The financial support is provided in the form of loans granted on favourable terms from the EU to Member States. These loans will assist Member States in addressing sudden increases in public expenditure to preserve employment in the context of the pandemic crisis. Specifically, they will help Member States to cover the costs directly related to the financing of national short-time work schemes, and other similar measures they have put in place as a response to the coronavirus pandemic, in particular for the self-employed. As an ancillary, SURE could also finance some health-related measures, in particular at the work place, used to ensure a safe return to normal economic activity.

EU SURE social bond

To finance the instrument, the Commission has been issuing social bonds. The Social Bond Framework is meant to provide investors in these bonds with confidence that the funds mobilised will serve a truly social objective.

By 18 May, the European Commission had issued €89.6 billion social bonds in six rounds under the EU SURE instrument to help protect jobs and keep people in work. The issuings consisted of 5-, 10- and 15-year bonds. There was very strong investor interest in these highly rated instruments, and the oversubscription resulted in favourable pricing terms for the bonds. The raised funds are transferred to the beneficiary Member States in the form of loans to help them directly cover the costs related to the financing of national short-time work schemes and similar measures as a response to the pandemic.

On 27 October, the EU SURE social bond was listed on the Luxembourg Stock Exchange, and will be displayed on the Luxembourg Green Exchange, the world’s leading platform exclusively dedicated to sustainable securities.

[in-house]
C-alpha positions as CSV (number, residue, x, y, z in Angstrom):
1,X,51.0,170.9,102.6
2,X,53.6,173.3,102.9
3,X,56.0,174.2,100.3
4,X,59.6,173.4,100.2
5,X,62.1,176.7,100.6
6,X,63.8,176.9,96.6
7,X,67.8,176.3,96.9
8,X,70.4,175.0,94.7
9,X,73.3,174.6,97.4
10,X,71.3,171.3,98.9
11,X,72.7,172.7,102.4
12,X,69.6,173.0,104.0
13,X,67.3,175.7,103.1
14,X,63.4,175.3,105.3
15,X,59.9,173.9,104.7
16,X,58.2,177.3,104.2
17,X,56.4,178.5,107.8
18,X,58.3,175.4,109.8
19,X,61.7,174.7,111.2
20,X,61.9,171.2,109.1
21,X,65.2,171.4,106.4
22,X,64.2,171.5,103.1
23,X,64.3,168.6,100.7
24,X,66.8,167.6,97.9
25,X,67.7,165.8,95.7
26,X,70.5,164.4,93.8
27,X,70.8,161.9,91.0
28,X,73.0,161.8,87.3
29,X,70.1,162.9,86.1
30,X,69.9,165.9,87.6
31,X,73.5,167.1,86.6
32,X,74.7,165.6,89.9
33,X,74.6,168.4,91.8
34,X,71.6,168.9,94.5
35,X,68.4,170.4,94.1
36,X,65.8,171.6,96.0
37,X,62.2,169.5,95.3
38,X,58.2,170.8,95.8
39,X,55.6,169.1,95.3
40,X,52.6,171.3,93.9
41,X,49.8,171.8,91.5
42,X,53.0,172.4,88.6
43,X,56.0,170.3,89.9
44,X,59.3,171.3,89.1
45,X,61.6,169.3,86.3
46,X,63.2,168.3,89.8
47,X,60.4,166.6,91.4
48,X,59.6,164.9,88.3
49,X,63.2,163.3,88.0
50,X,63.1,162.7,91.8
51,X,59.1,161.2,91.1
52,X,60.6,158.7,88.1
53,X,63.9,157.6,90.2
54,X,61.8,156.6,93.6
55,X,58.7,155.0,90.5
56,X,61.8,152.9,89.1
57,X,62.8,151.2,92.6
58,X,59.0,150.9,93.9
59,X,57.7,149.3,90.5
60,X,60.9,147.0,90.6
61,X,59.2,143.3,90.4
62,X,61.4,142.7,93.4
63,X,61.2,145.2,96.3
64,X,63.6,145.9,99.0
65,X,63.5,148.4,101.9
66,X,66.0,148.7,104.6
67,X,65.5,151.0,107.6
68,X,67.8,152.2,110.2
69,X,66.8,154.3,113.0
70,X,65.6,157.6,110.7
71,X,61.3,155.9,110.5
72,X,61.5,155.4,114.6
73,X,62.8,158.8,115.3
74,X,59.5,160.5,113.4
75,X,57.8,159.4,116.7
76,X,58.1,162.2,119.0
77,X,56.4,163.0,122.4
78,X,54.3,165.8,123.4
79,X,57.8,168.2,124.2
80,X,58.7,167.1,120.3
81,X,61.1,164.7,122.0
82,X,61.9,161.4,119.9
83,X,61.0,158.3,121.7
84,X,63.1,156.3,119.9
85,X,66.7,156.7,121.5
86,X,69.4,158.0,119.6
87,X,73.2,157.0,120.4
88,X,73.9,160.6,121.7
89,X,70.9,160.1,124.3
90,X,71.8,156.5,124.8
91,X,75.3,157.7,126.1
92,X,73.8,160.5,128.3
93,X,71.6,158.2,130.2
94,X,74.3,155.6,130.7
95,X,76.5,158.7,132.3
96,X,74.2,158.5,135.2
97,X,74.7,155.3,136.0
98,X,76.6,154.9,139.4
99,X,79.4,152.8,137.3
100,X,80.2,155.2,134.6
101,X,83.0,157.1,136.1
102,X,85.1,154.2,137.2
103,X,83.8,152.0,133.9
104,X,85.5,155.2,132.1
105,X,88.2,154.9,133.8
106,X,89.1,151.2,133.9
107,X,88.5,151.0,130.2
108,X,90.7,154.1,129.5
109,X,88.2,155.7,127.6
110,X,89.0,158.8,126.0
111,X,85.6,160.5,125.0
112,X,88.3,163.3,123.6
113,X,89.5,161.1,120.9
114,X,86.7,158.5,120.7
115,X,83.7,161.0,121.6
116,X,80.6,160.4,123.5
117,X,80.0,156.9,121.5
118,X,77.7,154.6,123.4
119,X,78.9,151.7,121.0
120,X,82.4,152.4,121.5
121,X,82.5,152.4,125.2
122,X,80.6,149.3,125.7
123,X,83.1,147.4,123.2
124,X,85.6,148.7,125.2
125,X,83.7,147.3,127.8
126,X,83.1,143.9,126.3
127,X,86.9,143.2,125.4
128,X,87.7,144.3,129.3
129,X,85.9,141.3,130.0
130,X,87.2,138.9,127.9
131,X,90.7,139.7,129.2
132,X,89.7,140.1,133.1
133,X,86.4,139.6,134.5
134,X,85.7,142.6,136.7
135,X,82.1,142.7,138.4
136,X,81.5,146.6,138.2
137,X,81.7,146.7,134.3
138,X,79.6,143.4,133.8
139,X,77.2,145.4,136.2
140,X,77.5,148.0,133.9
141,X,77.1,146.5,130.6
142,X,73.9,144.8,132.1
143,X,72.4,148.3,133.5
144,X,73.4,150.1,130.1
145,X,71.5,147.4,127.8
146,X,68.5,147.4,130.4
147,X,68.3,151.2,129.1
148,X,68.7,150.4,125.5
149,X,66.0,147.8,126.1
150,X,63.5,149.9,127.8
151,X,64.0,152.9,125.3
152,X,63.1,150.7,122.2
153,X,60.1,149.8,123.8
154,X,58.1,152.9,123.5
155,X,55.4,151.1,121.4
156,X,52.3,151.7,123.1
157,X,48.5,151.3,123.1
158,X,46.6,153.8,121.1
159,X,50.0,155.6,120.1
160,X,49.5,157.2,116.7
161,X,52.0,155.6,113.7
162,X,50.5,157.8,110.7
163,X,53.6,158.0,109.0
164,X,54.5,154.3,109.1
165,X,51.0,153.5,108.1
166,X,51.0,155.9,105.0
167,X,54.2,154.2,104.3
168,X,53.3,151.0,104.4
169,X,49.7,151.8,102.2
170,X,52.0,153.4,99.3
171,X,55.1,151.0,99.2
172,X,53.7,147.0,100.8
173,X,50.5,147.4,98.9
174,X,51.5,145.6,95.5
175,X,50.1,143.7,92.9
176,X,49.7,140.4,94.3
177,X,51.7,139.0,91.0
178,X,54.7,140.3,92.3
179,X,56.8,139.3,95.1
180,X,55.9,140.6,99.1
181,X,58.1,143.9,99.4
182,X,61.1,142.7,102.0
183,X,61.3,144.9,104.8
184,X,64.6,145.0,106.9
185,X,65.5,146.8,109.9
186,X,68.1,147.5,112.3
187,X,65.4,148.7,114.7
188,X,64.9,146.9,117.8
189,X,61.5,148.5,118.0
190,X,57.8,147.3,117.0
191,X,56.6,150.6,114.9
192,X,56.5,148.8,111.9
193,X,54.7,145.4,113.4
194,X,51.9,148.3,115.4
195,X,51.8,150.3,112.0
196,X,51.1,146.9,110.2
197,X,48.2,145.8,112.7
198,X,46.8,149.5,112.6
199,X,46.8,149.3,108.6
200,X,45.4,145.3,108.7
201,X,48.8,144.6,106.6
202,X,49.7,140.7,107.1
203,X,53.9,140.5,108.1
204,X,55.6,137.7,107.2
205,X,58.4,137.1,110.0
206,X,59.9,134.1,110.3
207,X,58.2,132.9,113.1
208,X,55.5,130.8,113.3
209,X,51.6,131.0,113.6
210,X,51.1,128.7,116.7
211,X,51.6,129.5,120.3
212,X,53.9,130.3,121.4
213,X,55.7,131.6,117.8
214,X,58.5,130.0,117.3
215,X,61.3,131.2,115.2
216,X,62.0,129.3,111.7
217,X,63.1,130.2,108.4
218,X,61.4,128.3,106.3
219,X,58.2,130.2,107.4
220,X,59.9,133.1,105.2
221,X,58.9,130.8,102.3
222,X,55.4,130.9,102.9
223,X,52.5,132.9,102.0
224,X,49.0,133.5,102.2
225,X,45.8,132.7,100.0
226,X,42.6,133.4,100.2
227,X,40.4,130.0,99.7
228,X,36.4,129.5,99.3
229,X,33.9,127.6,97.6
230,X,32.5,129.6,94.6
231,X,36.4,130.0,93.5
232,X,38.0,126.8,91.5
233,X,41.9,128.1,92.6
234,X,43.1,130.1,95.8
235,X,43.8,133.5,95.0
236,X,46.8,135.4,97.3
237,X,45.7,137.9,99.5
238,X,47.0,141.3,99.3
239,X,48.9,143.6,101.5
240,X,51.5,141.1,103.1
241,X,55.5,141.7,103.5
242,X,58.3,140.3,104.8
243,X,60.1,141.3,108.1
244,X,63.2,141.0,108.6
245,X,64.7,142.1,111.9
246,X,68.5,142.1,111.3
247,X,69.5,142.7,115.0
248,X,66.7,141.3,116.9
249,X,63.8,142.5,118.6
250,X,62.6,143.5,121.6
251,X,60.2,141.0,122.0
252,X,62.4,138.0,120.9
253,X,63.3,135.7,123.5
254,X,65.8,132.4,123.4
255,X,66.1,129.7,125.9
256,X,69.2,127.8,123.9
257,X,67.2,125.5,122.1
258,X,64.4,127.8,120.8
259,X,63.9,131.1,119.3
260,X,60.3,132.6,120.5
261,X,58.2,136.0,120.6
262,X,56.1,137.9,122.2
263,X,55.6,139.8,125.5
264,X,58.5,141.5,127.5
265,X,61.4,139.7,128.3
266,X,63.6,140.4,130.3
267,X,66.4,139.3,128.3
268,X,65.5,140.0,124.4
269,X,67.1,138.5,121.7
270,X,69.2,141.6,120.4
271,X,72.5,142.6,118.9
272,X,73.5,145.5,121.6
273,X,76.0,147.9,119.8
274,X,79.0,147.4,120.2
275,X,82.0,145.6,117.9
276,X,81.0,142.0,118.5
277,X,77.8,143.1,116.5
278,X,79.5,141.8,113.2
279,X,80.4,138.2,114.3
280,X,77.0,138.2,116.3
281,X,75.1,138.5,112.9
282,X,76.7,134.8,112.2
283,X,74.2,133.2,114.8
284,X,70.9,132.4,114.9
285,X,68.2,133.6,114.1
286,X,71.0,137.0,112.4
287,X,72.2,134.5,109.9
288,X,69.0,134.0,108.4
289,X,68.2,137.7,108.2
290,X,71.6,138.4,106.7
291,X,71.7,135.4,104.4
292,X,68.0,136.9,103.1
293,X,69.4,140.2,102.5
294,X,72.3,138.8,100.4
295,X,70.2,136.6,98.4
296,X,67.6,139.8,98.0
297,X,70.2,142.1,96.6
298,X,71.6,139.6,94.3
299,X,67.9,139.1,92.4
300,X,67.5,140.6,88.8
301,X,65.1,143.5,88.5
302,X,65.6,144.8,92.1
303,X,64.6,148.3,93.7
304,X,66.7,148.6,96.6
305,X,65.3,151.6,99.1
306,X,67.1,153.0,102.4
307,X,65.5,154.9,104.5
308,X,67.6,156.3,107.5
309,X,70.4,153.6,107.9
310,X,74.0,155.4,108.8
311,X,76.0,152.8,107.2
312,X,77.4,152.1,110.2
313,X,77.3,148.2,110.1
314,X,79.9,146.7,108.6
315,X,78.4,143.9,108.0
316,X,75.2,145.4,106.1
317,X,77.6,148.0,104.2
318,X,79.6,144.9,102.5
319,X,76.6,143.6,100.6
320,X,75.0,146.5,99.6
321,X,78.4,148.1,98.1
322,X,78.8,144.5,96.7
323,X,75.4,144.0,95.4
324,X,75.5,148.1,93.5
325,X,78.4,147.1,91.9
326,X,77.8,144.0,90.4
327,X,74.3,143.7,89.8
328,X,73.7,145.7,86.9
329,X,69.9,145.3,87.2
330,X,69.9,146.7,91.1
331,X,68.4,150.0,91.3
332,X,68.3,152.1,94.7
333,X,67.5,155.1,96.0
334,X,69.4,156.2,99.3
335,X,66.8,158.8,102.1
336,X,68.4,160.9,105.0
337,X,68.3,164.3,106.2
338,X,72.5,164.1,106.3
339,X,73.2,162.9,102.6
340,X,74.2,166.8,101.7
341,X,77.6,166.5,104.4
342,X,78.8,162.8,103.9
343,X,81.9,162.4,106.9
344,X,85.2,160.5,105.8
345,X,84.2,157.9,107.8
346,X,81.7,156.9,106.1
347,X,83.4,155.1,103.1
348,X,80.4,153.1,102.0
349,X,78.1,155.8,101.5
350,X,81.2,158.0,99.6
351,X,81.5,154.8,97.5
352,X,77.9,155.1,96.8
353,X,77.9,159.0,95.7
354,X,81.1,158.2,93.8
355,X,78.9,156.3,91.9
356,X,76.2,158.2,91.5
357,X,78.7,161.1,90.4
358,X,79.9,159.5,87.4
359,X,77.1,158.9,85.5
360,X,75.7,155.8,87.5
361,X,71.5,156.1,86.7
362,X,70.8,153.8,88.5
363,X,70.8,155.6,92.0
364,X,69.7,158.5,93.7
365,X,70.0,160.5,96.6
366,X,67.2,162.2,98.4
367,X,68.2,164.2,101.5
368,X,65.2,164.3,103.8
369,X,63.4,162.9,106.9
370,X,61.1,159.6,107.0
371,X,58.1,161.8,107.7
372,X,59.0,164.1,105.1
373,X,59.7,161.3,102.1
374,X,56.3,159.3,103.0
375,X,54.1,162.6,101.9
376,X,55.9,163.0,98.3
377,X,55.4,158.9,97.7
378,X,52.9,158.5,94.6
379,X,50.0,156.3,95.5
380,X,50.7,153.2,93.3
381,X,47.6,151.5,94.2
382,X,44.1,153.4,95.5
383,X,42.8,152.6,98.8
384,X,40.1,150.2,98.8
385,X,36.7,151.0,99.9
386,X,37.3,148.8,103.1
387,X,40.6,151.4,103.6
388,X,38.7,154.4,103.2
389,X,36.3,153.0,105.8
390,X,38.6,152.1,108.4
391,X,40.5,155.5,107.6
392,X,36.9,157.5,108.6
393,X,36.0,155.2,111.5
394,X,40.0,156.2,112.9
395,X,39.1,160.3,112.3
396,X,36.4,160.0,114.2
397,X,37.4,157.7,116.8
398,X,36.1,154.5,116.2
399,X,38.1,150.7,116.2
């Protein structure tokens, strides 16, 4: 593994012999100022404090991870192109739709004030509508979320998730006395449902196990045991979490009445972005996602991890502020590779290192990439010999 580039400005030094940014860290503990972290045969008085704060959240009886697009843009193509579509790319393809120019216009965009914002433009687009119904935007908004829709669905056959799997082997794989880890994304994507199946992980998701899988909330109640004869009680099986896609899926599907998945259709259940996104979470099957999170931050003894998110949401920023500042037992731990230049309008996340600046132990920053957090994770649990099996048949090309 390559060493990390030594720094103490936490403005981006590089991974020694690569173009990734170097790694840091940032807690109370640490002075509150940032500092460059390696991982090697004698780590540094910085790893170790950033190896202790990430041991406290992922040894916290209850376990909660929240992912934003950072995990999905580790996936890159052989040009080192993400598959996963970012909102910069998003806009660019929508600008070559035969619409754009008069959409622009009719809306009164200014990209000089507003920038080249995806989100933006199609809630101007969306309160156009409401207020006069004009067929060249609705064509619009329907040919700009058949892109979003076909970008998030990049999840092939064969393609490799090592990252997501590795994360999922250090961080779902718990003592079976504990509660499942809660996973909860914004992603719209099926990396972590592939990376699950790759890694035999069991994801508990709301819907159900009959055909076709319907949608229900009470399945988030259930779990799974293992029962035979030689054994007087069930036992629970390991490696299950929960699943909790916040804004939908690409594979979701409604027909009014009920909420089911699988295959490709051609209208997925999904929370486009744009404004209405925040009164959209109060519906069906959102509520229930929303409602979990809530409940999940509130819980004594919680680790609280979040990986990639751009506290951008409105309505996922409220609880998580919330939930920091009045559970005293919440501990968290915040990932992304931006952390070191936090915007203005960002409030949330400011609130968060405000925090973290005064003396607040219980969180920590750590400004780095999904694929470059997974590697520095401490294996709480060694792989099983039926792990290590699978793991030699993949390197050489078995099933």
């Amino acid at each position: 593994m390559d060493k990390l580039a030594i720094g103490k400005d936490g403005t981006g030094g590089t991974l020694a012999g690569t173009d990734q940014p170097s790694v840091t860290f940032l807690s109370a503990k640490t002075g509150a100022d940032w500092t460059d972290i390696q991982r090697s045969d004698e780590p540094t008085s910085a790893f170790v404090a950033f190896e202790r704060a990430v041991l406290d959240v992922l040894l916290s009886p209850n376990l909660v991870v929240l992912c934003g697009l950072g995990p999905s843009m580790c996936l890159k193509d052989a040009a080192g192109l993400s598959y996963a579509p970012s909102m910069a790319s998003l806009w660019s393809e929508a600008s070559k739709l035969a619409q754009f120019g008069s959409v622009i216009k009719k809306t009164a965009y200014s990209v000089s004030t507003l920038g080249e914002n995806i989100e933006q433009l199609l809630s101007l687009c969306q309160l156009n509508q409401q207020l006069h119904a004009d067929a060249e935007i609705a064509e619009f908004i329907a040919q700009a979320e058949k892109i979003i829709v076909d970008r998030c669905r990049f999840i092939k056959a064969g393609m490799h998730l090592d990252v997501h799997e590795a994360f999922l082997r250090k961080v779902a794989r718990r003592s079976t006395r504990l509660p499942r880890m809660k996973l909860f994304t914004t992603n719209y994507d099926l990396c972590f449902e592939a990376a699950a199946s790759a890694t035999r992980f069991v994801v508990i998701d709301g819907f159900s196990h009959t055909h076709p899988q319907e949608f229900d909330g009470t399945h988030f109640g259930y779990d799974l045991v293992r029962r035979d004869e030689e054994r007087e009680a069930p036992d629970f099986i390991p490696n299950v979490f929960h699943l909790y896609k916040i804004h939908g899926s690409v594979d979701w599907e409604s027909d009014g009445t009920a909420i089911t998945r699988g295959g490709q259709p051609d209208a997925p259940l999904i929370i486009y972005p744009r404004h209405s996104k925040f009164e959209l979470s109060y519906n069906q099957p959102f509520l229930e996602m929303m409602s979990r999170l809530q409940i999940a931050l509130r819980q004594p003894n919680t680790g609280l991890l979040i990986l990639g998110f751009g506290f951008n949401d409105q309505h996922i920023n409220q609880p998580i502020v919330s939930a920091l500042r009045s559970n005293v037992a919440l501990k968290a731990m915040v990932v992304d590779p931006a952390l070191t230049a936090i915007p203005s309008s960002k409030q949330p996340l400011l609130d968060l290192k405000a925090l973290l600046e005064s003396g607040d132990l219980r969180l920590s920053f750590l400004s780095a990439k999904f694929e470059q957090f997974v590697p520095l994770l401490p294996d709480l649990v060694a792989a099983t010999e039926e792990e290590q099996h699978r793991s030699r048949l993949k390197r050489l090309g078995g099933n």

Timeline

  • 25 May 2021

    Commission disburses €14.1 billion to 12 Member States

  • 23 April 2021

    The Council decides to grant additional financial support to six Member States

  • 30 March 2021

    The Commission disburses €13 billion to 6 Member States

  • 30 March 2021

    The Commission proposes to provide €3.7 billion additional support to 6 Member States

  • 16 March 2021

    Commission disburses €9 billion under SURE to seven Member States

  • 26 February 2021

    Commission proposes to provide €230 million to Estonia under SURE

  • 2 February 2021

    Commission disburses €14 billion under SURE to nine Member States

  • 01 December 2020

    Commission disburses €8.5 billion under SURE to five Member States

  • 17 November 2020

    The Commission has disbursed €14 billion to Italy, Spain, Greece, Croatia, Lithuania, Cyprus, Slovenia, Malta and Latvia.

  • 16 November 2020

    The Commission proposed financial support of €2.5 billion to Ireland

  • 27 October 2020

    The Commission has disbursed €17 billion to Italy, Spain and Poland

  • 23 October 2020

    The Council decided to grant financial support of €504 million to Hungary

  • 7 October 2020

    The Commission proposed financial support of €504 million to Hungary

  • 25 September 2020

    The Council decided to grant financial support to 16 Member States

  • 22 September 2020

    SURE is activated

  • 24-25 August 2020

    The Commission proposed a financial support of €87.3 billion for 16 Member States

  • 19 May 2020

    The Council approved the proposal and adopted the SURE regulation

  • 2 April 2020

    The Commission proposed the creation of SURE